NEWS Watch 12 - Story on sick & starving birds

ANTIGO - Making about a 70 mile drive with an old beer box paid off for Kathleen Esqueda on Tuesday afternoon.

"It's not that big of a deal for me to help save a bird's life," Esqueda said.

Esqueda, who is retired, drove from Waupaca to Antigo with a sick robin inside that box.  The bird was one of many that drivers brought to Marge Gibson's Raptor Education Group.

"If you can pick it up, that bird needs help," Gibson said.

The REGI Executive Director estimates she took more than 100 calls since the weekend's snowstorm dumped more than a foot and a half of snow across much of northern Wisconsin.

"To see [birds] needing help and to not offer it is, you know, it's not a humane thing to do," Gibson said.

Birds like robins, warblers, and even osprey migrate back to Wisconsin each spring, but the unusually thick snow pack and ice means the birds can't get to insects or fish, which means they're starving to death. Gibson says it's the worst spring season for bird health she's seen in her more than five decades doing her work.

REGI never turns a patient away, even when many are showing up with only half of their healthy body weight.

"We just work longer hours, that's all," Gibson said. "And I think that's happening. I mean, we're pretty tired already."

While gibson keeps taking sick birds in, Mark Naniot can't seem to get the turtles, swan, and raccoon he nursed to health back out of his Wild Instincts rehab center near Rhinelander.

"We've got all these guys that are just waiting to be released and every week it's, 'Well, maybe next week we can release them,'" Naniot said.

Naniot says there are a lot of sick and injured animals in the wild right now, noting "the list is really, really long." He says bears are coming out of hibernation, baby owls are getting knocked out of nests, and great blue herons (which have been back in the area for about three weeks) can't find much open water.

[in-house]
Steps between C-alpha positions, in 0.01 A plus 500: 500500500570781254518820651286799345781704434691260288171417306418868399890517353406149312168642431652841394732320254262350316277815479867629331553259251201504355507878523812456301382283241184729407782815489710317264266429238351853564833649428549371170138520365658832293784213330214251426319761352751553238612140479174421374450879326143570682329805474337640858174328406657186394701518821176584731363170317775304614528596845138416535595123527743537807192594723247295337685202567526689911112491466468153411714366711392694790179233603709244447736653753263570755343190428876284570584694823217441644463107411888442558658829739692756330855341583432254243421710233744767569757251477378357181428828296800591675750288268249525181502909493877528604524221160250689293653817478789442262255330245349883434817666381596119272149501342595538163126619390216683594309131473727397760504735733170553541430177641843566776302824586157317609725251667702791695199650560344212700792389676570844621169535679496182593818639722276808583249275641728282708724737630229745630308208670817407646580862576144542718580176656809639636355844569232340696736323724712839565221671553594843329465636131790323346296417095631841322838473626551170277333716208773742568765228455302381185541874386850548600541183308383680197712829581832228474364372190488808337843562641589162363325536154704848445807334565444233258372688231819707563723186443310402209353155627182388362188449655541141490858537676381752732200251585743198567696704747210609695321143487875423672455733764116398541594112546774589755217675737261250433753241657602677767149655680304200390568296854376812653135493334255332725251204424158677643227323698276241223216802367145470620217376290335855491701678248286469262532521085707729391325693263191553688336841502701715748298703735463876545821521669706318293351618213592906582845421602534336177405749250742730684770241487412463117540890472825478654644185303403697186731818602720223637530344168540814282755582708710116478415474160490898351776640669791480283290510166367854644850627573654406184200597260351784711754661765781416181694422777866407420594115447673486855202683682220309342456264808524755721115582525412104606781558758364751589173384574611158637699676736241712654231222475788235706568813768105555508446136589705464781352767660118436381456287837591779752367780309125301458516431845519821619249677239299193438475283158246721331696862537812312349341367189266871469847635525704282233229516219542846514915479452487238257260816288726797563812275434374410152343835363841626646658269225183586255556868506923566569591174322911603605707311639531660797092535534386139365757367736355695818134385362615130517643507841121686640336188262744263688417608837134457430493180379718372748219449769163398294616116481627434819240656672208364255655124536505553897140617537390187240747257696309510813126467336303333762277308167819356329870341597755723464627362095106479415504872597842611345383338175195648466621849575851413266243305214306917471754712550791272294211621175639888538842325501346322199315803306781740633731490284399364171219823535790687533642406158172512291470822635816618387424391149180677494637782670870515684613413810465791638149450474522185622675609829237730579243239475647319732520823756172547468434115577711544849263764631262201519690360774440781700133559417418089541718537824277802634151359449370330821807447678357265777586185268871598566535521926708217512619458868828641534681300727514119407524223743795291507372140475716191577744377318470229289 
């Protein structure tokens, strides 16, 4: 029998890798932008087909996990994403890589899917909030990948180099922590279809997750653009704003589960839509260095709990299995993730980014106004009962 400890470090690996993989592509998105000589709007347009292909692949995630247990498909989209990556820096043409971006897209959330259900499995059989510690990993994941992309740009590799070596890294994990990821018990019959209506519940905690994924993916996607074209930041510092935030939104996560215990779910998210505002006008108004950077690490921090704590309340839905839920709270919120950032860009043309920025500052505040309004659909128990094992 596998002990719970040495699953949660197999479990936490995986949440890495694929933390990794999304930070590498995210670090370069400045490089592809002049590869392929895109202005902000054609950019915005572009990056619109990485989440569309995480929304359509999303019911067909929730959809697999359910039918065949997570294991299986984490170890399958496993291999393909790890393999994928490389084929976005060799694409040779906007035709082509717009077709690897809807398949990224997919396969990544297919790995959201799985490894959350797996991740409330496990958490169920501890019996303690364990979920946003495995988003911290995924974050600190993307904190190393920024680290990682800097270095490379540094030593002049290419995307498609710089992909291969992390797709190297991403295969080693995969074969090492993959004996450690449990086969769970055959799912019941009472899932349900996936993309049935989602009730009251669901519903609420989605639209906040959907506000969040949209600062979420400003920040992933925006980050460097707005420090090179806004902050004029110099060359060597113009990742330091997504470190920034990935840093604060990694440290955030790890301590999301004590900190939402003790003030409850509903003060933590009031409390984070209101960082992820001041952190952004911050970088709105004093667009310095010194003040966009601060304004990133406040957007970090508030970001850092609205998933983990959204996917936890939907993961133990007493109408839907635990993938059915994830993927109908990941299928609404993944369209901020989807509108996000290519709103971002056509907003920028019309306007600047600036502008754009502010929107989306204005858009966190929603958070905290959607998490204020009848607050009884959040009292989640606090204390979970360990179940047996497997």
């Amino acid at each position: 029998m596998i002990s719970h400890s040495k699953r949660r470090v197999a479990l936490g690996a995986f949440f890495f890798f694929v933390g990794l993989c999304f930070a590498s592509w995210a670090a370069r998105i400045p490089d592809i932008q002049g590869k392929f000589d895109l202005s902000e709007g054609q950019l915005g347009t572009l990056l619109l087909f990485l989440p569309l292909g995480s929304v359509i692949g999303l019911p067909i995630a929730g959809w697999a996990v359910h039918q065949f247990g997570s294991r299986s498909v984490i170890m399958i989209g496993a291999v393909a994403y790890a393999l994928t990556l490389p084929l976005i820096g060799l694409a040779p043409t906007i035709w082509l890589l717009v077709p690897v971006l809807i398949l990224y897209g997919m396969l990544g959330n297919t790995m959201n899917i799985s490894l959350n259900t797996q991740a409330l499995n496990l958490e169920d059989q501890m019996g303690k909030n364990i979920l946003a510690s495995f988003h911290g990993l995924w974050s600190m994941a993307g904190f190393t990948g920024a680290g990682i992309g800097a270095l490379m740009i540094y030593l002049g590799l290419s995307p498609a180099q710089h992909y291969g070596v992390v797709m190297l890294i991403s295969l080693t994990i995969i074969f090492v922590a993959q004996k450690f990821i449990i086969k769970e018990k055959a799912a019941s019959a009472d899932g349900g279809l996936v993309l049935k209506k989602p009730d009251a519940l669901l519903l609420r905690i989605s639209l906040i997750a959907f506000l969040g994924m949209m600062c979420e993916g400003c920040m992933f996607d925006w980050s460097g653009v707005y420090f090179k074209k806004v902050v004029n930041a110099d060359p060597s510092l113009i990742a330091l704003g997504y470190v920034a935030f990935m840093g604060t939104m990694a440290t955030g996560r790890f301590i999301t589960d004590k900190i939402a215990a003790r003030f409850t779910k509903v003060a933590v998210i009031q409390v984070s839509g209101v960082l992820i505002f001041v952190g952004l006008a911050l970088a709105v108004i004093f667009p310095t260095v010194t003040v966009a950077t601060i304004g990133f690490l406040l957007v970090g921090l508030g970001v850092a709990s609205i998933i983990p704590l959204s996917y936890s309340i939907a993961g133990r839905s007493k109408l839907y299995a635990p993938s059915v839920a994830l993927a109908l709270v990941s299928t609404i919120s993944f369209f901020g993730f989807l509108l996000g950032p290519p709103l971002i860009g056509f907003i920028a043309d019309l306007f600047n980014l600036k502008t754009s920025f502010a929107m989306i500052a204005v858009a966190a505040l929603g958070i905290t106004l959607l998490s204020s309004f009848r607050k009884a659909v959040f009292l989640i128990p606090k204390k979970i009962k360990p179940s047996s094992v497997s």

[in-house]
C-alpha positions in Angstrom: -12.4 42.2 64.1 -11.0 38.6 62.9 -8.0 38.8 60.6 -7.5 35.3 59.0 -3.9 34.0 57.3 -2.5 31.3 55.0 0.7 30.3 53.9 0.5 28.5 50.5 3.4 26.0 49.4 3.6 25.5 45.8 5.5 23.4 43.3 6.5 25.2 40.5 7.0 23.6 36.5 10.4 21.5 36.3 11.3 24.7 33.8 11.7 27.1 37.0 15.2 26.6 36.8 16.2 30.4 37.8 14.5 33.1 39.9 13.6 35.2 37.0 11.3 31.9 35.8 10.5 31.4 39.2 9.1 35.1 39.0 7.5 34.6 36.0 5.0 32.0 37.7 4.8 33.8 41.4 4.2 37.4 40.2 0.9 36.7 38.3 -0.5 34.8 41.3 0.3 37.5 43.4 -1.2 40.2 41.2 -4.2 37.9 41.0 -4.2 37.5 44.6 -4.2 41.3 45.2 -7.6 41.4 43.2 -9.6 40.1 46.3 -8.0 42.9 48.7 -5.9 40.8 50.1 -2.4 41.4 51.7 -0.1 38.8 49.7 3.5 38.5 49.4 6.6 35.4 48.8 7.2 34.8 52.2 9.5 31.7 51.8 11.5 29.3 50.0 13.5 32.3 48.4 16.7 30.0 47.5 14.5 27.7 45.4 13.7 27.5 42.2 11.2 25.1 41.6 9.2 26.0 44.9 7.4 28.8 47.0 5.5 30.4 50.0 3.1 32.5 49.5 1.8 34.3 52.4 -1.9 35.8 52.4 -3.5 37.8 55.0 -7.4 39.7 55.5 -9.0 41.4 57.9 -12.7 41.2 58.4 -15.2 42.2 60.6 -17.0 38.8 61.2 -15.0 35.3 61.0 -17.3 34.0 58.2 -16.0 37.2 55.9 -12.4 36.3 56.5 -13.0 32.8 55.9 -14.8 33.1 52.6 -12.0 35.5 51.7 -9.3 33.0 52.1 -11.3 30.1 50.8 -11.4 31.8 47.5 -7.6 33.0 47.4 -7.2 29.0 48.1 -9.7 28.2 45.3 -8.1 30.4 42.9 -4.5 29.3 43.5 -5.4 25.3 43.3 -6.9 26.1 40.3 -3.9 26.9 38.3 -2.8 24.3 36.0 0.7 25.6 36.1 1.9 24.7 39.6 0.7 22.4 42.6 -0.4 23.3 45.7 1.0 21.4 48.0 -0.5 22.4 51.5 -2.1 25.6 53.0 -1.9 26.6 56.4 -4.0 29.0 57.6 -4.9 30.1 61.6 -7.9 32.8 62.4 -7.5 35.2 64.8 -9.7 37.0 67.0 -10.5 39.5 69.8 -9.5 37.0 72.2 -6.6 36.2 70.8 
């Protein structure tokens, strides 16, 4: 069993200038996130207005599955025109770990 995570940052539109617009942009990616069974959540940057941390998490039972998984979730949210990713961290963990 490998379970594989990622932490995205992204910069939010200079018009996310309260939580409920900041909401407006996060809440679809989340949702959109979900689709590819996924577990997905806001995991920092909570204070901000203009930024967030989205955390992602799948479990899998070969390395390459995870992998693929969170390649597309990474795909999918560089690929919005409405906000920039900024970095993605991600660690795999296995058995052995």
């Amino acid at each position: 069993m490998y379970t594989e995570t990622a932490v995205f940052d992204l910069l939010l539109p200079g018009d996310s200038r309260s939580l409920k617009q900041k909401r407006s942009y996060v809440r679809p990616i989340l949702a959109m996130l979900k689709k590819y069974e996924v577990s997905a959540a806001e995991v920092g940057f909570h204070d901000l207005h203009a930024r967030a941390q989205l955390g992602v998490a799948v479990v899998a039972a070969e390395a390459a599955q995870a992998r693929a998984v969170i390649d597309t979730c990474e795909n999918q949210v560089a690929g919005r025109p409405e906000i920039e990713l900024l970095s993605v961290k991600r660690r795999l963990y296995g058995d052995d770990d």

The snow is also keeping Naniot from building cages for animals that will need treatment this spring. While 30 animals currently in his care is actually low for this time of year, soon naniot expects to find deer, bears, and eagles needing his help.

"When it hits us, it's really going to hit, so we're just going to get inundated with animals and it's really going to hit us hard," Naniot said. "We may not be able to do any construction this spring."

It's the spring birds getting hit the hardest in Gibson's world, where some baby formula and a warm home should go a long way to saving some of her patients.

"Even saving one is really important... [The robin] has a chance to recover and to make it home again. That's pretty cool," Gibson said.

If you find a sick bird that you can pick up, put it in a cardboard box with a towel on the bottom, get it to a warm place, and call REGI in Antigo at 715-623-4015. 

Gibson also suggests switching bird feed over from winter seed mix to a spring mix. Naniot asks people to keep bird feeders clean with soap and water about once a month, which can help prevent the spread of salmonella.  He suggests feeding birds with freeze-dried meal worms, cut up apples, and raisins.